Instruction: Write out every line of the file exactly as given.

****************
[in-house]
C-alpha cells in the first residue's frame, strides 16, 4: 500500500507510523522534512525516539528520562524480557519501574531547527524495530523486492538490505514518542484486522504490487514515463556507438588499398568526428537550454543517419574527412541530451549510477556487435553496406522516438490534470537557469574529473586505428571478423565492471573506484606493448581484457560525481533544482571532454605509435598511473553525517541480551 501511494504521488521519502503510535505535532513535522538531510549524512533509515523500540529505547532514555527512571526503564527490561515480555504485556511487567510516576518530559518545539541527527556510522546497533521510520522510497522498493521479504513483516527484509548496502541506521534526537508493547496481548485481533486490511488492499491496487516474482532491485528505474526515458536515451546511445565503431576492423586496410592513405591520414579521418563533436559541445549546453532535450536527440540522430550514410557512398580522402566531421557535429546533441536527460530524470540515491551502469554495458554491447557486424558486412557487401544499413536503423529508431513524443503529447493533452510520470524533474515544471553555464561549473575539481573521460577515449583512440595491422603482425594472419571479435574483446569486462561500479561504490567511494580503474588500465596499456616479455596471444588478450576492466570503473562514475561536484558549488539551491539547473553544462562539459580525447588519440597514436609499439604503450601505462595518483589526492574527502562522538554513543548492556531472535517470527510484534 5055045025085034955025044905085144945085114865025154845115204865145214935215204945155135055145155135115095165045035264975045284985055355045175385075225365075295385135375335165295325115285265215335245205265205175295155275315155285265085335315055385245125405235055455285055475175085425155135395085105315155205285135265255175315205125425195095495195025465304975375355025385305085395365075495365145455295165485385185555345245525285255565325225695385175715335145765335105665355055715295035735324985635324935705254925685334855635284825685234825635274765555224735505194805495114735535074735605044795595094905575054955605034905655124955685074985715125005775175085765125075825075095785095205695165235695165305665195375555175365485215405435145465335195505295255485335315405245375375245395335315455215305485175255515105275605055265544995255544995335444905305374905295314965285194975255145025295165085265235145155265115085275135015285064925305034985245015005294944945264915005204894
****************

[in-house]
C-alpha cells in the first residue's frame, strides 16, 4: 500500500507510523522534512525516539528520562524480557519501574531547527524495530523486492538490505514518542484486522504490487514515463556507438588499398568526428537550454543517419574527412541530451549510477556487435553496406522516438490534470537557469574529473586505428571478423565492471573506484606493448581484457560525481533544482571532454605509435598511473553525517541480551 501511494504521488521519502503510535505535532513535522538531510549524512533509515523500540529505547532514555527512571526503564527490561515480555504485556511487567510516576518530559518545539541527527556510522546497533521510520522510497522498493521479504513483516527484509548496502541506521534526537508493547496481548485481533486490511488492499491496487516474482532491485528505474526515458536515451546511445565503431576492423586496410592513405591520414579521418563533436559541445549546453532535450536527440540522430550514410557512398580522402566531421557535429546533441536527460530524470540515491551502469554495458554491447557486424558486412557487401544499413536503423529508431513524443503529447493533452510520470524533474515544471553555464561549473575539481573521460577515449583512440595491422603482425594472419571479435574483446569486462561500479561504490567511494580503474588500465596499456616479455596471444588478450576492466570503473562514475561536484558549488539551491539547473553544462562539459580525447588519440597514436609499439604503450601505462595518483589526492574527502562522538554513543548492556531472535517470527510484534 5055045025085034955025044905085144945085114865025154845115204865145214935215204945155135055145155135115095165045035264975045284985055355045175385075225365075295385135375335165295325115285265215335245205265205175295155275315155285265085335315055385245125405235055455285055475175085425155135395085105315155205285135265255175315205125425195095495195025465304975375355025385305085395365075495365145455295165485385185555345245525285255565325225695385175715335145765335105665355055715295035735324985635324935705254925685334855635284825685234825635274765555224735505194805495114735535074735605044795595094905575054955605034905655124955685074985715125005775175085765125075825075095785095205695165235695165305665195375555175365485215405435145465335195505295255485335315405245375375245395335315455215305485175255515105275605055265544995255544995335444905305374905295314965285194975255145025295165085265235145155265115085275135015285064925305034985245015005294944945264915005204894